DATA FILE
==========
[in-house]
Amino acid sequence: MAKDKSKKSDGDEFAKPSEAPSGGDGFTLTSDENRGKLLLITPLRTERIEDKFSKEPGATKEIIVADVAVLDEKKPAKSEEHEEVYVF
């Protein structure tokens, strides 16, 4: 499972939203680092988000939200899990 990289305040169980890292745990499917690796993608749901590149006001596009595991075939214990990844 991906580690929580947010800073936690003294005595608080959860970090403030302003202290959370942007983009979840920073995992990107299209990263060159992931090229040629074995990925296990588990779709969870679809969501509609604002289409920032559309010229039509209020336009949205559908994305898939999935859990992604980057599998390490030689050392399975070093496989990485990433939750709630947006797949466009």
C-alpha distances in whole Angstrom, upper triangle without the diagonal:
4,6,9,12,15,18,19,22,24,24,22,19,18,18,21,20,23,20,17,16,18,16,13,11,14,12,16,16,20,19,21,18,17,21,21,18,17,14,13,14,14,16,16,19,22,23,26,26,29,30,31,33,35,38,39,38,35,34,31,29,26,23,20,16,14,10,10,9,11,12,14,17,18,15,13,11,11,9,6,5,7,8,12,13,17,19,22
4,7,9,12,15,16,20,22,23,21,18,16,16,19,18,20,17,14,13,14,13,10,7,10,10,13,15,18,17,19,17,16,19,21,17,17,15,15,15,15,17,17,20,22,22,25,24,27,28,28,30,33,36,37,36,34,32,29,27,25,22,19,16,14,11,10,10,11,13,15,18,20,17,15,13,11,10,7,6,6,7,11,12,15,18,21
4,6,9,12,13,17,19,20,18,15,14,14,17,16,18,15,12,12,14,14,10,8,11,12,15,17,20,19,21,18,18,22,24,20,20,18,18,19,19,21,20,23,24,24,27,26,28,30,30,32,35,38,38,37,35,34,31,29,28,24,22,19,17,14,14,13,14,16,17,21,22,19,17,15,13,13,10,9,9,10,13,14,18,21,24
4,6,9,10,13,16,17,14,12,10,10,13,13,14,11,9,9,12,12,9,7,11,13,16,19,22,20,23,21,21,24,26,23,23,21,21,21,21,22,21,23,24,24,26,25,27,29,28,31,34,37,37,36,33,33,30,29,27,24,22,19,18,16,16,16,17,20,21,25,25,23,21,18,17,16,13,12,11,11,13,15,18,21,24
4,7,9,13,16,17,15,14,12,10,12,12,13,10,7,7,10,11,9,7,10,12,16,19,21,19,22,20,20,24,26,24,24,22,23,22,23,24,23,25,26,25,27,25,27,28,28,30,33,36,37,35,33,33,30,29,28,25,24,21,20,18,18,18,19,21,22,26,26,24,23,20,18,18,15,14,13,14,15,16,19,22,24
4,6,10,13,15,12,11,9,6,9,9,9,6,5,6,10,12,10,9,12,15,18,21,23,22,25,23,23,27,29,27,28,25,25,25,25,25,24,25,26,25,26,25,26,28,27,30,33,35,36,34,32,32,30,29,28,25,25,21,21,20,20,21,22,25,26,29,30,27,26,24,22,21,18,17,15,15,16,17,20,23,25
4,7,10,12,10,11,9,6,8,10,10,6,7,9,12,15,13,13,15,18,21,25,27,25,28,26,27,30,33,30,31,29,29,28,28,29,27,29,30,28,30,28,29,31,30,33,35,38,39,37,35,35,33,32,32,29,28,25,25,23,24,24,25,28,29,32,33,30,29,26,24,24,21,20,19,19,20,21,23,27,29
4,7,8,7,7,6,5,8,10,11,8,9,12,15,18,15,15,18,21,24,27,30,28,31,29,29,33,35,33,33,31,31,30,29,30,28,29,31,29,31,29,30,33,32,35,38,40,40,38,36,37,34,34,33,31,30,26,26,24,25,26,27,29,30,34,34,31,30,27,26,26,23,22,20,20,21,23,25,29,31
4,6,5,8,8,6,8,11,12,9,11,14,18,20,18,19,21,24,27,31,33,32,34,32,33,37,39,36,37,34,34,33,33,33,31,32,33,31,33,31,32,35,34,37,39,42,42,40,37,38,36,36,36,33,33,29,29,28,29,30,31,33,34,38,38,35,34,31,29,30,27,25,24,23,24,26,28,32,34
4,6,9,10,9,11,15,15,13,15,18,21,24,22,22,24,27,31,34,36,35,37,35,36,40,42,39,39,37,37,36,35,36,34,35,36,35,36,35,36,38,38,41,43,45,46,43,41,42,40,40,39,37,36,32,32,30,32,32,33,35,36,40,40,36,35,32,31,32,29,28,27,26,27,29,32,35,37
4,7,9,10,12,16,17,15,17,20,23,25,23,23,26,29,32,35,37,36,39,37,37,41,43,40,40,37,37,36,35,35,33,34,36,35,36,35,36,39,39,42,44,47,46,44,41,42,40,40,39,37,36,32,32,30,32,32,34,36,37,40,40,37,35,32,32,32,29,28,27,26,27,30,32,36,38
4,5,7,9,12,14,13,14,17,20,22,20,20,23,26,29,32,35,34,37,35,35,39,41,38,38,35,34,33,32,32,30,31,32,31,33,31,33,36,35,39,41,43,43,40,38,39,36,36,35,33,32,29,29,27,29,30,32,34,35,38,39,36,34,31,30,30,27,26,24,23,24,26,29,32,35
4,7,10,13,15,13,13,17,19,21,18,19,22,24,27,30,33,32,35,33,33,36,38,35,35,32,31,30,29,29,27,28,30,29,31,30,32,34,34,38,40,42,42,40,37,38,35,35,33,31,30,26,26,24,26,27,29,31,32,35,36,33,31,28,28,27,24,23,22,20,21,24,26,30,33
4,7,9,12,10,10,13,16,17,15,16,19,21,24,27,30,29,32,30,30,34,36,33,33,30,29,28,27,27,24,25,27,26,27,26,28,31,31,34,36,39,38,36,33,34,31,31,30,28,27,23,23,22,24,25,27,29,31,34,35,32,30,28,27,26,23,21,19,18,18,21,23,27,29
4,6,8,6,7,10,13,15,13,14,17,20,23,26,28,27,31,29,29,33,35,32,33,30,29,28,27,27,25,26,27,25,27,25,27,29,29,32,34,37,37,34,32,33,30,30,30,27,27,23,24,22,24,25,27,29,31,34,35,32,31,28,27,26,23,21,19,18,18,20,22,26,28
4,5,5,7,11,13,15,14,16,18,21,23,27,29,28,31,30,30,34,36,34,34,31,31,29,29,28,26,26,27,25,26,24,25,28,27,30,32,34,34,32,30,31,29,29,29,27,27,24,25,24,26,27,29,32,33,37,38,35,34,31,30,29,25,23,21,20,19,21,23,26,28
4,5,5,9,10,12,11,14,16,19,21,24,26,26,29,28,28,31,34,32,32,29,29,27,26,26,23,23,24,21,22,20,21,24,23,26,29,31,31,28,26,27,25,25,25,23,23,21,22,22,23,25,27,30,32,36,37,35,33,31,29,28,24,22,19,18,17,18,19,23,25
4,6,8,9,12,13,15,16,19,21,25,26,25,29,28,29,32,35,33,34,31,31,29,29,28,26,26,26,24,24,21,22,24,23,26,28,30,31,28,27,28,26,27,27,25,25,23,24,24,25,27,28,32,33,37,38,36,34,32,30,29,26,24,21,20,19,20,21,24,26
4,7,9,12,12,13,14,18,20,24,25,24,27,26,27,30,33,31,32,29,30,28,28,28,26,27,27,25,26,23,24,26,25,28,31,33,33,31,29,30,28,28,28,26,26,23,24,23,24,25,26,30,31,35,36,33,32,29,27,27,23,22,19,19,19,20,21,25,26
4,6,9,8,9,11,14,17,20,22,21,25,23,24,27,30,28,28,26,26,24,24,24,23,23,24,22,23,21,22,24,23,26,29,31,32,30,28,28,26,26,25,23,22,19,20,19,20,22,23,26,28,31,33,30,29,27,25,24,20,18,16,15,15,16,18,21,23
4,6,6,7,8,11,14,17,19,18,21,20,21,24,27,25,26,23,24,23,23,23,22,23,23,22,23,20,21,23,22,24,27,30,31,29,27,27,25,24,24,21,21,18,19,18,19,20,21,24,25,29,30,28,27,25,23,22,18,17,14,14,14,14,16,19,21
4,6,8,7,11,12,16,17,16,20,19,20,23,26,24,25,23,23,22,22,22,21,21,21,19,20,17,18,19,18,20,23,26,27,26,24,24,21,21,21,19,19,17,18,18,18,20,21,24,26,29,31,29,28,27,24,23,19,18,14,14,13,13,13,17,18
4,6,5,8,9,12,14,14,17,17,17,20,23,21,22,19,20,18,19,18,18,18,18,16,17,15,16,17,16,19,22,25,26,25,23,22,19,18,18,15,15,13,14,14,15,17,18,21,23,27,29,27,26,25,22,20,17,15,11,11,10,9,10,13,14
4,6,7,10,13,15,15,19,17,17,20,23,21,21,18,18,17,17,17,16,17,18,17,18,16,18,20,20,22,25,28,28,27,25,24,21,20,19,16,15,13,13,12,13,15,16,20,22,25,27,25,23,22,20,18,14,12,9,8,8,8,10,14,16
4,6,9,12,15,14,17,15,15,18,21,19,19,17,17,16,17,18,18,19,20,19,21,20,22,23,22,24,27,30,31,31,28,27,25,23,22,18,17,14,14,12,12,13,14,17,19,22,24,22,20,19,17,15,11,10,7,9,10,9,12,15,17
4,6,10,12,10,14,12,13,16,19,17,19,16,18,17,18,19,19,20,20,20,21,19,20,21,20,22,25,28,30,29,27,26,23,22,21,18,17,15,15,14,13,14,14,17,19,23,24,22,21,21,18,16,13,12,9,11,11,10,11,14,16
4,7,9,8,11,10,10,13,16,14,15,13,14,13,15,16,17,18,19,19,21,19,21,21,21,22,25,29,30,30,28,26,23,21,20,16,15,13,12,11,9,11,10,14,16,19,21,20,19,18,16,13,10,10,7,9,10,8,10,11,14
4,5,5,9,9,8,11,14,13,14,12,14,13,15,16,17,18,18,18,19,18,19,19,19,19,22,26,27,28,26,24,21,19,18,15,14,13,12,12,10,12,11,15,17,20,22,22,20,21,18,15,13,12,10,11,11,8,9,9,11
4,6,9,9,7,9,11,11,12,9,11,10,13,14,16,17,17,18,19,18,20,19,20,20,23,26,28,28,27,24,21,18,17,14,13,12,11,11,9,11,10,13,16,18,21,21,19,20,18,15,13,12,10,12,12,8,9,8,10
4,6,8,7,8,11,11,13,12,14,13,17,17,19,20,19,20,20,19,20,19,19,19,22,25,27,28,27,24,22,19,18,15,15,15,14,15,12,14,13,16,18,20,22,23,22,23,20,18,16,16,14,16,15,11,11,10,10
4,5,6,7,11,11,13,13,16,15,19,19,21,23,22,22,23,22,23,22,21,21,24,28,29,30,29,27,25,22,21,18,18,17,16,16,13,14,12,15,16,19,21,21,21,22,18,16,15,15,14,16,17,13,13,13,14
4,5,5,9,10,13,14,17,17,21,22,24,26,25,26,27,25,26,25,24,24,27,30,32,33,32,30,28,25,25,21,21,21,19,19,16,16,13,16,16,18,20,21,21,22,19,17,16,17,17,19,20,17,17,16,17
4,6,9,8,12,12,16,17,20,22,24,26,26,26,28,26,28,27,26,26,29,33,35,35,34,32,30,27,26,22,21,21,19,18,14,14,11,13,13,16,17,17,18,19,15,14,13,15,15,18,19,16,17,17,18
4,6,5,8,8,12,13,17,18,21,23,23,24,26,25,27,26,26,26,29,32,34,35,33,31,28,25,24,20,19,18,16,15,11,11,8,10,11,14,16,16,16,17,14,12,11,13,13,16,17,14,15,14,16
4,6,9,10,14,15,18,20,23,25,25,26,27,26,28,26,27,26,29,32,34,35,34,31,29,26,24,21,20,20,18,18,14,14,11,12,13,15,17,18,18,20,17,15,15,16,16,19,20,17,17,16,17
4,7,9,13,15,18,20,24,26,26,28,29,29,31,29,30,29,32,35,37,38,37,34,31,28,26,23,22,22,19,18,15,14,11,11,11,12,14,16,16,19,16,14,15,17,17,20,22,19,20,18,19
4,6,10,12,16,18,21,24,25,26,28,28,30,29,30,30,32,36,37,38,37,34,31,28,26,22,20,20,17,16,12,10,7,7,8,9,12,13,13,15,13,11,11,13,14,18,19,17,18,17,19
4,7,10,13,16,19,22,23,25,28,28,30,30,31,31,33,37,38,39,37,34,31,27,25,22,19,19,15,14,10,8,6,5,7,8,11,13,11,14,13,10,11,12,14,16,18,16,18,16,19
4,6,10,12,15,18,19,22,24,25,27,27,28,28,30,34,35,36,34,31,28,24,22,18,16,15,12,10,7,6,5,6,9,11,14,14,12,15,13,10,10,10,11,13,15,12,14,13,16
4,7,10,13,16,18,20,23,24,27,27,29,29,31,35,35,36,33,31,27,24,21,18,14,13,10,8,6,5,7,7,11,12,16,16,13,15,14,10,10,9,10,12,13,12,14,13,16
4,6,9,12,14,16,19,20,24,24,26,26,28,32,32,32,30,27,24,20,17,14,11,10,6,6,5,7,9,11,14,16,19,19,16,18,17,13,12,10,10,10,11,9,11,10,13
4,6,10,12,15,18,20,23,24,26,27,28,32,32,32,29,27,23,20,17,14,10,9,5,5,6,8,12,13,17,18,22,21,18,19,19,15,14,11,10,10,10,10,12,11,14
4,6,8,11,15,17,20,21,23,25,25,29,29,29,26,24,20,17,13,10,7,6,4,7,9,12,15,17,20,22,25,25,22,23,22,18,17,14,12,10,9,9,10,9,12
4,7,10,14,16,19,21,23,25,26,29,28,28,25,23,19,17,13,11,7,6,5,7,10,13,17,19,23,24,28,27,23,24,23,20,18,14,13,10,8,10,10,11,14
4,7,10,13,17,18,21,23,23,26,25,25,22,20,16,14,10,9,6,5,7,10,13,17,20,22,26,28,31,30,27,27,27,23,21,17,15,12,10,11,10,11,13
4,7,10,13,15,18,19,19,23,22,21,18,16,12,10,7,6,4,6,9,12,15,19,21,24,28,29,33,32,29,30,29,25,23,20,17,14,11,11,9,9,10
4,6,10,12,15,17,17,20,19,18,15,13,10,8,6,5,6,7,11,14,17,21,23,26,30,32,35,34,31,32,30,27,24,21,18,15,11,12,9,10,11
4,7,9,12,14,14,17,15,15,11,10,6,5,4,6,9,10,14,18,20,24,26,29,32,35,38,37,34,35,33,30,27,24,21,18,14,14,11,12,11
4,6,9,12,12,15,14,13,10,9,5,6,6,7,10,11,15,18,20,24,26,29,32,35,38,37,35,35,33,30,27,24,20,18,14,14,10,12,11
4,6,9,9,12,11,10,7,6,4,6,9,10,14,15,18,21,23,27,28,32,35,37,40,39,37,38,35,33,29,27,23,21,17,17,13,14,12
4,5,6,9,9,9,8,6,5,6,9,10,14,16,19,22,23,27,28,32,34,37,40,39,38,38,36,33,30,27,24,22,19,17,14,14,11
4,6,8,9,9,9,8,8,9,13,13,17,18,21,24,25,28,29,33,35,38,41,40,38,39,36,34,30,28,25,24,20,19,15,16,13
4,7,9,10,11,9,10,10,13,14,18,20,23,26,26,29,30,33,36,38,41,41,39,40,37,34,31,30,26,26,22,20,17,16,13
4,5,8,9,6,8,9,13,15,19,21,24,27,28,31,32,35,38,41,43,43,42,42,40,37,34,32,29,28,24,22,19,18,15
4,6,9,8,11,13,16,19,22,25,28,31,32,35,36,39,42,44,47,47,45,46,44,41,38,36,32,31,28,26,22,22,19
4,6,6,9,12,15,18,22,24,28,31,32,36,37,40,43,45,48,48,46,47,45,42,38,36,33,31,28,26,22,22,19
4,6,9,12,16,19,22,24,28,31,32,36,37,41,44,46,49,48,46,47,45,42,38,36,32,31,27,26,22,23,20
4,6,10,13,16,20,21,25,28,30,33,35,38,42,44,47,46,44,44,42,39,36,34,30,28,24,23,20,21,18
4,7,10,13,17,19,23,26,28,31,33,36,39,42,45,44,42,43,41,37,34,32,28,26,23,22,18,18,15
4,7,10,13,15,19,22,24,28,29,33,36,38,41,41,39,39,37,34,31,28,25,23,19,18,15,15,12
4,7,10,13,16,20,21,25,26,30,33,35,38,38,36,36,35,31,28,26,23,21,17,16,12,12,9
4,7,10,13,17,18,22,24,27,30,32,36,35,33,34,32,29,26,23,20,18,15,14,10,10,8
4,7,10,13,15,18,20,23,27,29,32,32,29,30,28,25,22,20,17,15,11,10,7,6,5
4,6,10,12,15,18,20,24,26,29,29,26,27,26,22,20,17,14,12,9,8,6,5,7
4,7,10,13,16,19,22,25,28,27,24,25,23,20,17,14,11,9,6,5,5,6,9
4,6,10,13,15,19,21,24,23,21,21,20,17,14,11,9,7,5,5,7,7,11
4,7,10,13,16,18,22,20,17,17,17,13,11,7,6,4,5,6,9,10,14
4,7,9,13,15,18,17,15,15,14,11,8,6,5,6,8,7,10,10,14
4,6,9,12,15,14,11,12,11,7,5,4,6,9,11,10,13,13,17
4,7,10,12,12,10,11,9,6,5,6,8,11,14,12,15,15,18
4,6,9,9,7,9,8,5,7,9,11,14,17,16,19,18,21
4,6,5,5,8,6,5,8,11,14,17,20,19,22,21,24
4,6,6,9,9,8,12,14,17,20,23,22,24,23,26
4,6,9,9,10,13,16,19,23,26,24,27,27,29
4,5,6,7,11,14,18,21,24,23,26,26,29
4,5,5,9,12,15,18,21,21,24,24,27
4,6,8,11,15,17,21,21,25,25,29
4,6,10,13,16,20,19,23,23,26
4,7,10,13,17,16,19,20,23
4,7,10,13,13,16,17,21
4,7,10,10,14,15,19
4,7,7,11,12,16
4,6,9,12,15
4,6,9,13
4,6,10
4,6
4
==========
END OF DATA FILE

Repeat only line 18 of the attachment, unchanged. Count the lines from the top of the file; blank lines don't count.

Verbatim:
4,7,9,12,10,10,13,16,17,15,16,19,21,24,27,30,29,32,30,30,34,36,33,33,30,29,28,27,27,24,25,27,26,27,26,28,31,31,34,36,39,38,36,33,34,31,31,30,28,27,23,23,22,24,25,27,29,31,34,35,32,30,28,27,26,23,21,19,18,18,21,23,27,29